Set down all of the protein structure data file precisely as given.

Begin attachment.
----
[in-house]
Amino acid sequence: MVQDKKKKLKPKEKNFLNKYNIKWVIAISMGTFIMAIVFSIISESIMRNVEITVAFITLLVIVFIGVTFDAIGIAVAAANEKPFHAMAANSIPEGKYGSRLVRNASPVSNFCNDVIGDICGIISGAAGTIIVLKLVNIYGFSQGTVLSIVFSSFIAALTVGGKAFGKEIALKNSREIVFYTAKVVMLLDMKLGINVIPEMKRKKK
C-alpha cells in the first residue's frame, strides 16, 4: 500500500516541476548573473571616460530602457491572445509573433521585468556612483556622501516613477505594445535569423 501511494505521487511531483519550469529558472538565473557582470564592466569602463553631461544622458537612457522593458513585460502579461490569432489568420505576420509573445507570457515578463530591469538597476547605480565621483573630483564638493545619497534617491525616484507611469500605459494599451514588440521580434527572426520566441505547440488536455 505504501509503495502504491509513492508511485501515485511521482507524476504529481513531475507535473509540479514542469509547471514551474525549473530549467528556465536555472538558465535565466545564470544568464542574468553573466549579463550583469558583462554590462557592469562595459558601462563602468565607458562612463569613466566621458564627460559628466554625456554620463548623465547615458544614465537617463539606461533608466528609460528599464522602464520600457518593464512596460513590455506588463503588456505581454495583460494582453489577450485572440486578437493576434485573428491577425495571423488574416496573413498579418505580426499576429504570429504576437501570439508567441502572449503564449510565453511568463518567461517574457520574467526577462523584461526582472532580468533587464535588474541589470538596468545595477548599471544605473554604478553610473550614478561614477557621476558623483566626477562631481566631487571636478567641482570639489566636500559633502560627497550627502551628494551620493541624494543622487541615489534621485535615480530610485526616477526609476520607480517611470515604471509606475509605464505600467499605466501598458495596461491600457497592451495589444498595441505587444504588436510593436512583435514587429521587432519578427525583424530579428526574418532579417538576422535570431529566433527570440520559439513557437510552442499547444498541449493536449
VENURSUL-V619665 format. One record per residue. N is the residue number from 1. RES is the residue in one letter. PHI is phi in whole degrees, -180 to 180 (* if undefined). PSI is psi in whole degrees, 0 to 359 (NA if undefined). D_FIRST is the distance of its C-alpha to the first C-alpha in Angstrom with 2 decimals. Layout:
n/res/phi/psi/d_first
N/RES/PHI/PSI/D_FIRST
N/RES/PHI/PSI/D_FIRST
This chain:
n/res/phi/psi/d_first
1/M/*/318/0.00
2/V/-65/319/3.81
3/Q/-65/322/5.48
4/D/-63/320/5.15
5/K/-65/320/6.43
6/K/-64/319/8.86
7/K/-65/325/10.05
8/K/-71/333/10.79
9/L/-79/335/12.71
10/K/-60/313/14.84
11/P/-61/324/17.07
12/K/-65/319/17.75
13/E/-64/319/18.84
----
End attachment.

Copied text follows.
[in-house]
Amino acid sequence: MVQDKKKKLKPKEKNFLNKYNIKWVIAISMGTFIMAIVFSIISESIMRNVEITVAFITLLVIVFIGVTFDAIGIAVAAANEKPFHAMAANSIPEGKYGSRLVRNASPVSNFCNDVIGDICGIISGAAGTIIVLKLVNIYGFSQGTVLSIVFSSFIAALTVGGKAFGKEIALKNSREIVFYTAKVVMLLDMKLGINVIPEMKRKKK
C-alpha cells in the first residue's frame, strides 16, 4: 500500500516541476548573473571616460530602457491572445509573433521585468556612483556622501516613477505594445535569423 501511494505521487511531483519550469529558472538565473557582470564592466569602463553631461544622458537612457522593458513585460502579461490569432489568420505576420509573445507570457515578463530591469538597476547605480565621483573630483564638493545619497534617491525616484507611469500605459494599451514588440521580434527572426520566441505547440488536455 505504501509503495502504491509513492508511485501515485511521482507524476504529481513531475507535473509540479514542469509547471514551474525549473530549467528556465536555472538558465535565466545564470544568464542574468553573466549579463550583469558583462554590462557592469562595459558601462563602468565607458562612463569613466566621458564627460559628466554625456554620463548623465547615458544614465537617463539606461533608466528609460528599464522602464520600457518593464512596460513590455506588463503588456505581454495583460494582453489577450485572440486578437493576434485573428491577425495571423488574416496573413498579418505580426499576429504570429504576437501570439508567441502572449503564449510565453511568463518567461517574457520574467526577462523584461526582472532580468533587464535588474541589470538596468545595477548599471544605473554604478553610473550614478561614477557621476558623483566626477562631481566631487571636478567641482570639489566636500559633502560627497550627502551628494551620493541624494543622487541615489534621485535615480530610485526616477526609476520607480517611470515604471509606475509605464505600467499605466501598458495596461491600457497592451495589444498595441505587444504588436510593436512583435514587429521587432519578427525583424530579428526574418532579417538576422535570431529566433527570440520559439513557437510552442499547444498541449493536449
VENURSUL-V619665 format. One record per residue. N is the residue number from 1. RES is the residue in one letter. PHI is phi in whole degrees, -180 to 180 (* if undefined). PSI is psi in whole degrees, 0 to 359 (NA if undefined). D_FIRST is the distance of its C-alpha to the first C-alpha in Angstrom with 2 decimals. Layout:
n/res/phi/psi/d_first
N/RES/PHI/PSI/D_FIRST
N/RES/PHI/PSI/D_FIRST
This chain:
n/res/phi/psi/d_first
1/M/*/318/0.00
2/V/-65/319/3.81
3/Q/-65/322/5.48
4/D/-63/320/5.15
5/K/-65/320/6.43
6/K/-64/319/8.86
7/K/-65/325/10.05
8/K/-71/333/10.79
9/L/-79/335/12.71
10/K/-60/313/14.84
11/P/-61/324/17.07
12/K/-65/319/17.75
13/E/-64/319/18.84